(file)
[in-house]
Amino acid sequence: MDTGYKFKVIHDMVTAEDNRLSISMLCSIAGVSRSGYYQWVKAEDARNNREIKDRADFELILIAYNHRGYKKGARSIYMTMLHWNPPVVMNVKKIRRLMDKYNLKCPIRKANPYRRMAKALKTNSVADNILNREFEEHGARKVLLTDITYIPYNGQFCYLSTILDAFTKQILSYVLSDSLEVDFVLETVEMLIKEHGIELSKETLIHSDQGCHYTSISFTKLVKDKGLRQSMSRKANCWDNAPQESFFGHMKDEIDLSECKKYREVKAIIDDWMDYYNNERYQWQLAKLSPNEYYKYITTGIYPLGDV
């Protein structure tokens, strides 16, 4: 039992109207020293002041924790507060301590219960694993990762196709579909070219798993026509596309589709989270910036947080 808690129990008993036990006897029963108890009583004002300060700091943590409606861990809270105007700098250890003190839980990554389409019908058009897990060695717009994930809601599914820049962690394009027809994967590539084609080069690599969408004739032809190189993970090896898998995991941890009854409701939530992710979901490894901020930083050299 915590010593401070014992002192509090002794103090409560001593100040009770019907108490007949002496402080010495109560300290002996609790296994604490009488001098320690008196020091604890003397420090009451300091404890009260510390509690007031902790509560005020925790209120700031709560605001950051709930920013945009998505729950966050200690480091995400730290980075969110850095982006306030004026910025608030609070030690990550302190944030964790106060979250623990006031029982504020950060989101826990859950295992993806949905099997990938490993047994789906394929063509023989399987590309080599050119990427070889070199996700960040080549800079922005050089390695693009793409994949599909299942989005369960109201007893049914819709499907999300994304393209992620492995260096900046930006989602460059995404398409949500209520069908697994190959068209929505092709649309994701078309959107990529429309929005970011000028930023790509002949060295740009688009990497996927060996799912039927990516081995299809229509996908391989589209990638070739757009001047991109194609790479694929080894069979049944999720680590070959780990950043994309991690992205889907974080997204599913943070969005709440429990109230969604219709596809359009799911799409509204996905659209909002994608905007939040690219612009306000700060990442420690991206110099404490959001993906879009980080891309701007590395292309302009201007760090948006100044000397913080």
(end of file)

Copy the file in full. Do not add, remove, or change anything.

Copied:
[in-house]
Amino acid sequence: MDTGYKFKVIHDMVTAEDNRLSISMLCSIAGVSRSGYYQWVKAEDARNNREIKDRADFELILIAYNHRGYKKGARSIYMTMLHWNPPVVMNVKKIRRLMDKYNLKCPIRKANPYRRMAKALKTNSVADNILNREFEEHGARKVLLTDITYIPYNGQFCYLSTILDAFTKQILSYVLSDSLEVDFVLETVEMLIKEHGIELSKETLIHSDQGCHYTSISFTKLVKDKGLRQSMSRKANCWDNAPQESFFGHMKDEIDLSECKKYREVKAIIDDWMDYYNNERYQWQLAKLSPNEYYKYITTGIYPLGDV
């Protein structure tokens, strides 16, 4: 039992109207020293002041924790507060301590219960694993990762196709579909070219798993026509596309589709989270910036947080 808690129990008993036990006897029963108890009583004002300060700091943590409606861990809270105007700098250890003190839980990554389409019908058009897990060695717009994930809601599914820049962690394009027809994967590539084609080069690599969408004739032809190189993970090896898998995991941890009854409701939530992710979901490894901020930083050299 915590010593401070014992002192509090002794103090409560001593100040009770019907108490007949002496402080010495109560300290002996609790296994604490009488001098320690008196020091604890003397420090009451300091404890009260510390509690007031902790509560005020925790209120700031709560605001950051709930920013945009998505729950966050200690480091995400730290980075969110850095982006306030004026910025608030609070030690990550302190944030964790106060979250623990006031029982504020950060989101826990859950295992993806949905099997990938490993047994789906394929063509023989399987590309080599050119990427070889070199996700960040080549800079922005050089390695693009793409994949599909299942989005369960109201007893049914819709499907999300994304393209992620492995260096900046930006989602460059995404398409949500209520069908697994190959068209929505092709649309994701078309959107990529429309929005970011000028930023790509002949060295740009688009990497996927060996799912039927990516081995299809229509996908391989589209990638070739757009001047991109194609790479694929080894069979049944999720680590070959780990950043994309991690992205889907974080997204599913943070969005709440429990109230969604219709596809359009799911799409509204996905659209909002994608905007939040690219612009306000700060990442420690991206110099404490959001993906879009980080891309701007590395292309302009201007760090948006100044000397913080």